Have you ever wondered what your phone was made of or how those materials were collected? Well, turns out there’s a lot more to that story than you may have thought. On January 24, 2017, the Jane Goodall Institute will hold a Call to Action, dedicated to the international recycling of mobile phones. Why set aside a day for recycling mobile phones, you might ask? Or, more importantly, why do we need to recycle mobile phones?
In 2014, Time magazine released an article focusing on the significance of where the materials for our technology originate. If you’re thinking about the manufacturing of consumer technology, like the phone or computer you’re reading this on, you’re most likely picturing an enormous factory overseas. These factories make your tech with materials like gold, tin, tungsten and tantalum (coltan). But where do those factories get their materials?
According to the article, most of the materials are first bought from the Democratic Republic of Congo. It’s here, in the DRC, that problems regarding conservation and human rights begin to emerge. The materials specifically bought for giant retailers contain these conflict materials which are detrimental for all living species inhabiting the country/countries from which they originate. These materials are commonly called ‘conflict materials’ because they are taken from an area of typically low socioeconomic status, whose profits contribute to an increase in violent conflicts and a perpetuation of environmental destruction.
The human and environmental cost of the extraction of these materials is staggering. The largest group of intact populations of chimpanzees is located in the Congo Basin. Because big retail chains use conflict materials to produce the technology we use today, it is necessary for materials such as gold, tin, tungsten and tantalum to be extracted from such areas. This is a serious problem because to find the materials trees must be cut down, creating clearings to find these resources. The removal of forest for this purpose fragments the forest (breaking it up into smaller forest “patches”) which destroys the chimpanzees’ range habitat and jeopardizes the health of their communities. Because chimps are key seed dispersers, their well-being affects the well-being of essentially all of the other living things in that ecosystem and connecting ecosystems. Losing them would have devastating consequences, beyond just the tragedy of the end of their populations in the wild. In addition to damaging environmental factors, conflict materials have also been cited as the driving force for the continuing war in the Democratic Republic of Congo. According to Slate, referencing the The Dodd-Frank Act which forces corporations to present disclosures around conflict minerals used in their products,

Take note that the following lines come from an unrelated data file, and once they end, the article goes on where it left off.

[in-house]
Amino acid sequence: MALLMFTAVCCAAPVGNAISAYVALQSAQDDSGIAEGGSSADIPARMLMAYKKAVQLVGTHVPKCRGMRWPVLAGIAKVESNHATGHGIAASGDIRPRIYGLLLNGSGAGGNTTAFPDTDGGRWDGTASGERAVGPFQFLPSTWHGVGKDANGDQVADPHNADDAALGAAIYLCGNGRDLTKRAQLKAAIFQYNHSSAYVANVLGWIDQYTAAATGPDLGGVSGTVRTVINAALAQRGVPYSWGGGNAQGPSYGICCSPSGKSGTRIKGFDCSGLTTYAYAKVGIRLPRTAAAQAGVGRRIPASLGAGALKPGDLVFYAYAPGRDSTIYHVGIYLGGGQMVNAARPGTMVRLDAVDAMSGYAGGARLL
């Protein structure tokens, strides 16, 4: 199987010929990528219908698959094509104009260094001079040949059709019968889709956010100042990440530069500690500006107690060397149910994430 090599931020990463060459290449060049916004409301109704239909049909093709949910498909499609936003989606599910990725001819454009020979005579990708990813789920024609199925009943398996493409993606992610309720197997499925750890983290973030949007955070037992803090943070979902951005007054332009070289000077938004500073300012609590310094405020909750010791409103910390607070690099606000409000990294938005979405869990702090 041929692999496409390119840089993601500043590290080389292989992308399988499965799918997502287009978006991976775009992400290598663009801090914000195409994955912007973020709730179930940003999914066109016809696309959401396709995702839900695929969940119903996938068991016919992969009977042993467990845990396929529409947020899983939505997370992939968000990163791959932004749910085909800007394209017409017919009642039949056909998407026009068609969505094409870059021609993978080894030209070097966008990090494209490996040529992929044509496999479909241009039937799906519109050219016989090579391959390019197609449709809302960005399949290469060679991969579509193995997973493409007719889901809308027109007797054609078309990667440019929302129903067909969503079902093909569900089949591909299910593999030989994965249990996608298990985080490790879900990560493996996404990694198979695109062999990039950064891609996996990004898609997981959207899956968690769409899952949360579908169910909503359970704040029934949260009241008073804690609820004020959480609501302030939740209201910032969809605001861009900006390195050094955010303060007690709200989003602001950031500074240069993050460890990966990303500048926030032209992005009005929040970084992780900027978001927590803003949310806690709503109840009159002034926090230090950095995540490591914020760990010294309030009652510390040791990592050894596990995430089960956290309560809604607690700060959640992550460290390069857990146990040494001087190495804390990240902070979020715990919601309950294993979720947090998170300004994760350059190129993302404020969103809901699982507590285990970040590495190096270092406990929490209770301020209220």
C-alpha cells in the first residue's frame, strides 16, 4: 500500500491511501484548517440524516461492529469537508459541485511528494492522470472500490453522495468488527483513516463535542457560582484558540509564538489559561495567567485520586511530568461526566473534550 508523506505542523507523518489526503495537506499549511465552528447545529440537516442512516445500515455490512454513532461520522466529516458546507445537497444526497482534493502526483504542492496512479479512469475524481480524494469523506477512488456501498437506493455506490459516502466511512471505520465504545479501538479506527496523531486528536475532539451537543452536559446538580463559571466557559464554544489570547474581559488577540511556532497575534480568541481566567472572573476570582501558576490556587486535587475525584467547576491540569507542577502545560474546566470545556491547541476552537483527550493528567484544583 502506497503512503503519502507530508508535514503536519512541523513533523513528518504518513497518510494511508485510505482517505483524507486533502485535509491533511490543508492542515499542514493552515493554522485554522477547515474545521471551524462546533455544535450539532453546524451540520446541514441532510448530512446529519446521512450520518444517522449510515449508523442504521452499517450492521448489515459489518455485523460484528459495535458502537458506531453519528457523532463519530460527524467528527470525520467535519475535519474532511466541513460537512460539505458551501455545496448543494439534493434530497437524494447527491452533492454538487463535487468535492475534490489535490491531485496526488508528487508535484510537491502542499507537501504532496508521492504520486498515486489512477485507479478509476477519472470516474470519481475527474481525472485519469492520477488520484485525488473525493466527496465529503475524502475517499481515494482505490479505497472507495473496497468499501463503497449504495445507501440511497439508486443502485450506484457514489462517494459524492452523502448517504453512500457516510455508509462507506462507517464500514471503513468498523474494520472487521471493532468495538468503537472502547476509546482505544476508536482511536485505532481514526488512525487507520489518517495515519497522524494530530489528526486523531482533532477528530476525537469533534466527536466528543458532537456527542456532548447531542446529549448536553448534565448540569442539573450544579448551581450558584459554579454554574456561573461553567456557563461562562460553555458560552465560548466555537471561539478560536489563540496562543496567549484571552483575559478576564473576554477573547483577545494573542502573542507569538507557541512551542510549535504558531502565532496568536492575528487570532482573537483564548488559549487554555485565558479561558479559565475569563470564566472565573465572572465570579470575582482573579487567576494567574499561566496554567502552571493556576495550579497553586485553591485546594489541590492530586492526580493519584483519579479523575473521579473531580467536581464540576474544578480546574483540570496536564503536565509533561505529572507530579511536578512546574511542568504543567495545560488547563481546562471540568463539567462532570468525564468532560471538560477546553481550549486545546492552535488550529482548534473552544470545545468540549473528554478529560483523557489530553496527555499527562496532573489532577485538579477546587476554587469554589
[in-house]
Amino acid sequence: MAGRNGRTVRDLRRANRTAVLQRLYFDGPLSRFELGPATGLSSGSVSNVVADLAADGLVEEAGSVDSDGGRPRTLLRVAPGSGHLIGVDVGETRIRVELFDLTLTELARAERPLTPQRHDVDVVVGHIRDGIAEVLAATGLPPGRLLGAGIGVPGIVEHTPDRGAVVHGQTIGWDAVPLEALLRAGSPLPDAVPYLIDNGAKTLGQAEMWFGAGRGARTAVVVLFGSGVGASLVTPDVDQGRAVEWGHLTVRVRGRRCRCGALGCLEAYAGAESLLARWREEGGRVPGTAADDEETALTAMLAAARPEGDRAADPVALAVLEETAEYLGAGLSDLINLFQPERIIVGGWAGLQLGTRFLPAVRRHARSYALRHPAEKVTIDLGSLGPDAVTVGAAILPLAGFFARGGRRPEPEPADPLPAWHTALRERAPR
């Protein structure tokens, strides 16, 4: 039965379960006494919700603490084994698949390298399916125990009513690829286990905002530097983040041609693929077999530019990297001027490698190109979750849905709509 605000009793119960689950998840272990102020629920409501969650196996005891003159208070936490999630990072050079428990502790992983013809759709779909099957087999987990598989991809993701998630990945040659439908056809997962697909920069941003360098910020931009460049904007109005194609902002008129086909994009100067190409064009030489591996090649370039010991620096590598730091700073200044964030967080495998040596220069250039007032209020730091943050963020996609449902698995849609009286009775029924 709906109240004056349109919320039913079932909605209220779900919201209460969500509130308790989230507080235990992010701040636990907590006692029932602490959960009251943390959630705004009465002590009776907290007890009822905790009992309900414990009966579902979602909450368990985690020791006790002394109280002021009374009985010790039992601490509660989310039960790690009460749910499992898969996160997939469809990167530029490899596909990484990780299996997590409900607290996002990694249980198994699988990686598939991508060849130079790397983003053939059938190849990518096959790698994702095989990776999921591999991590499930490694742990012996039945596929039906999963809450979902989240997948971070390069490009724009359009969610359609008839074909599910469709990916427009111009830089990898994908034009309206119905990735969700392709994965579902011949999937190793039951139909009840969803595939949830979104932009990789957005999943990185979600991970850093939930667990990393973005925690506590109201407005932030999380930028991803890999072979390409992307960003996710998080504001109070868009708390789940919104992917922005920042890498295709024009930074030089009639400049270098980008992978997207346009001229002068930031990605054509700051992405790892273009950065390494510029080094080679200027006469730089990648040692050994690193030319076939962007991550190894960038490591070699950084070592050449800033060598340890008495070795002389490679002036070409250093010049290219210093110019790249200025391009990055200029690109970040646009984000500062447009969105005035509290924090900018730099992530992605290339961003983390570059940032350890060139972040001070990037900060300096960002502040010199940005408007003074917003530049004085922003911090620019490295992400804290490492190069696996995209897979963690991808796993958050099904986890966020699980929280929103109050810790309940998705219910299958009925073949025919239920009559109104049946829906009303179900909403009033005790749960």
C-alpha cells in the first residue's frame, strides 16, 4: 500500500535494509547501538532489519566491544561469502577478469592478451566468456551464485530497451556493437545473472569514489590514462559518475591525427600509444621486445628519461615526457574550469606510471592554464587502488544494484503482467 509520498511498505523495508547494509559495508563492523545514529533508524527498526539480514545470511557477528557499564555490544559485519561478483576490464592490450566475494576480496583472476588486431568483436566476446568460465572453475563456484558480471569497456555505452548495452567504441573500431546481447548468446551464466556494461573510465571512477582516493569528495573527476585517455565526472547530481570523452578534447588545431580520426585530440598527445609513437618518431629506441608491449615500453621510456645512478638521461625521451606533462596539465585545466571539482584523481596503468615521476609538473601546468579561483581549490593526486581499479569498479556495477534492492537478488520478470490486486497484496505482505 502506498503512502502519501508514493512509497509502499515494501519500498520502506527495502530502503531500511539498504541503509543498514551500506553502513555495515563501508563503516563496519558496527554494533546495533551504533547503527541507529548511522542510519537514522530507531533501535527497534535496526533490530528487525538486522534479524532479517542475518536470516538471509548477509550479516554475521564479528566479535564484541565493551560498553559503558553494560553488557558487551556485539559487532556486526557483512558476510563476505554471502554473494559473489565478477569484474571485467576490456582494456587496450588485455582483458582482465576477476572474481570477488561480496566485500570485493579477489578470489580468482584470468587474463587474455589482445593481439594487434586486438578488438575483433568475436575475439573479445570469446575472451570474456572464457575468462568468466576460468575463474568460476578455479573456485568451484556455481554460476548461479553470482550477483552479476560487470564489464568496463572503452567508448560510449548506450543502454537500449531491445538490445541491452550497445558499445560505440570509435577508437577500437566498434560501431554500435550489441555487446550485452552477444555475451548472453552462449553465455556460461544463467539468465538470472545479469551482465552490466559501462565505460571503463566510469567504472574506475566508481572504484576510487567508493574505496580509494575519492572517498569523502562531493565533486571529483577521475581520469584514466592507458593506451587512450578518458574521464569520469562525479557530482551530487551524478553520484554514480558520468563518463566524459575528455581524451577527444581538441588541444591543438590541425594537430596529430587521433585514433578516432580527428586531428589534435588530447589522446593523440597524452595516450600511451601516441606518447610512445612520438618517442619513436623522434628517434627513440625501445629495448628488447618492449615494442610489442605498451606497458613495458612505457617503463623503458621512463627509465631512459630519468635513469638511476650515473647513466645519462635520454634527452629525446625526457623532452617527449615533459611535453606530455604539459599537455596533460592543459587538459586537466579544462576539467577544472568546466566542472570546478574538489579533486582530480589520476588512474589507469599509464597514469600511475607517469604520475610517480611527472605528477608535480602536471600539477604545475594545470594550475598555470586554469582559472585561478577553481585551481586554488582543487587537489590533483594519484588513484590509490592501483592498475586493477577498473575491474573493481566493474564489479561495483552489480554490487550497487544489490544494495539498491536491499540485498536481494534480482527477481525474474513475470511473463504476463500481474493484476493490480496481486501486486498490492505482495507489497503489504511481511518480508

“the exploitation and trade of conflict minerals originating in the Democratic Republic of the Congo is helping to finance conflict characterized by extreme levels of violence in the eastern Democratic Republic of the Congo, particularly sexual- and gender-based violence, and contributing to an emergency humanitarian situation therein.”
Although it may come as a shock, the cost of a cell phone is much more than any of us bargained for. The production of these devices creates unspeakable horrors and violence, and disrupts and even destroys entire habitats. However, with your help, we will be able to reduce the negative effects of these materials.
What Can I Do?
On January 24th, the Jane Goodall Institute offices around the world will participate in a global Call to Action in hopes of erasing some of the damage that has already been done and preventing future harm. Mobile Recycling Day, now in its third year, is something that should be just as recognized as any other holiday, as it is certainly an urgent cause. 440 people have already signed up to recycle their electronics and we’re hoping to double that number this year. On the 24th, and for the entire month of January, join us in recycling old and used mobile phones and other technology to help raise awareness to the already increasing prevalence of conflict minerals. Please encourage all your friends, family, and loved ones on this day to help protect the chimpanzees, their habitat, and all those living in the Congo basin.